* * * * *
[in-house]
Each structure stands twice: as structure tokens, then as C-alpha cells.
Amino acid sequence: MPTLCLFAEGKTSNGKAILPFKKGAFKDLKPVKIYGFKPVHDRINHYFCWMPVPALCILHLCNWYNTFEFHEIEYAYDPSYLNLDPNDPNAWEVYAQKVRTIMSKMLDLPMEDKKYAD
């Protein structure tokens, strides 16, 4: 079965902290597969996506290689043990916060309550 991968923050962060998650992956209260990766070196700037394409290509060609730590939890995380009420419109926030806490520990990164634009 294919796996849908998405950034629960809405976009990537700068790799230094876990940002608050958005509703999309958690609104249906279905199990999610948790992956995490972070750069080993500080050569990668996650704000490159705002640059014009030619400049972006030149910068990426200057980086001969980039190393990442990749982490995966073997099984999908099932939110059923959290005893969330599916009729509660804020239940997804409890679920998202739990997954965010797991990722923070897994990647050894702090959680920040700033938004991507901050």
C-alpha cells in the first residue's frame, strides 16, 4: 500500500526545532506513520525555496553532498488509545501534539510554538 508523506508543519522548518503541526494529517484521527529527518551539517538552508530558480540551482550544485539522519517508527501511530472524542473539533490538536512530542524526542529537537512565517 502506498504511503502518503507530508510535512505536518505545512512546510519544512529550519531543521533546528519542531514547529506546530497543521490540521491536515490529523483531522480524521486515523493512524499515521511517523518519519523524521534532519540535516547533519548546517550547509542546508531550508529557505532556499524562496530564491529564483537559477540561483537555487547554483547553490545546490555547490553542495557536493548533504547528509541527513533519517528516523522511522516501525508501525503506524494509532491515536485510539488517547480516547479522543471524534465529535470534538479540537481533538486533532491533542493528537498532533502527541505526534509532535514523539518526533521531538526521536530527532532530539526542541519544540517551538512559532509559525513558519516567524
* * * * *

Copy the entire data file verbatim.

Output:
[in-house]
Each structure stands twice: as structure tokens, then as C-alpha cells.
Amino acid sequence: MPTLCLFAEGKTSNGKAILPFKKGAFKDLKPVKIYGFKPVHDRINHYFCWMPVPALCILHLCNWYNTFEFHEIEYAYDPSYLNLDPNDPNAWEVYAQKVRTIMSKMLDLPMEDKKYAD
């Protein structure tokens, strides 16, 4: 079965902290597969996506290689043990916060309550 991968923050962060998650992956209260990766070196700037394409290509060609730590939890995380009420419109926030806490520990990164634009 294919796996849908998405950034629960809405976009990537700068790799230094876990940002608050958005509703999309958690609104249906279905199990999610948790992956995490972070750069080993500080050569990668996650704000490159705002640059014009030619400049972006030149910068990426200057980086001969980039190393990442990749982490995966073997099984999908099932939110059923959290005893969330599916009729509660804020239940997804409890679920998202739990997954965010797991990722923070897994990647050894702090959680920040700033938004991507901050």
C-alpha cells in the first residue's frame, strides 16, 4: 500500500526545532506513520525555496553532498488509545501534539510554538 508523506508543519522548518503541526494529517484521527529527518551539517538552508530558480540551482550544485539522519517508527501511530472524542473539533490538536512530542524526542529537537512565517 502506498504511503502518503507530508510535512505536518505545512512546510519544512529550519531543521533546528519542531514547529506546530497543521490540521491536515490529523483531522480524521486515523493512524499515521511517523518519519523524521534532519540535516547533519548546517550547509542546508531550508529557505532556499524562496530564491529564483537559477540561483537555487547554483547553490545546490555547490553542495557536493548533504547528509541527513533519517528516523522511522516501525508501525503506524494509532491515536485510539488517547480516547479522543471524534465529535470534538479540537481533538486533532491533542493528537498532533502527541505526534509532535514523539518526533521531538526521536530527532532530539526542541519544540517551538512559532509559525513558519516567524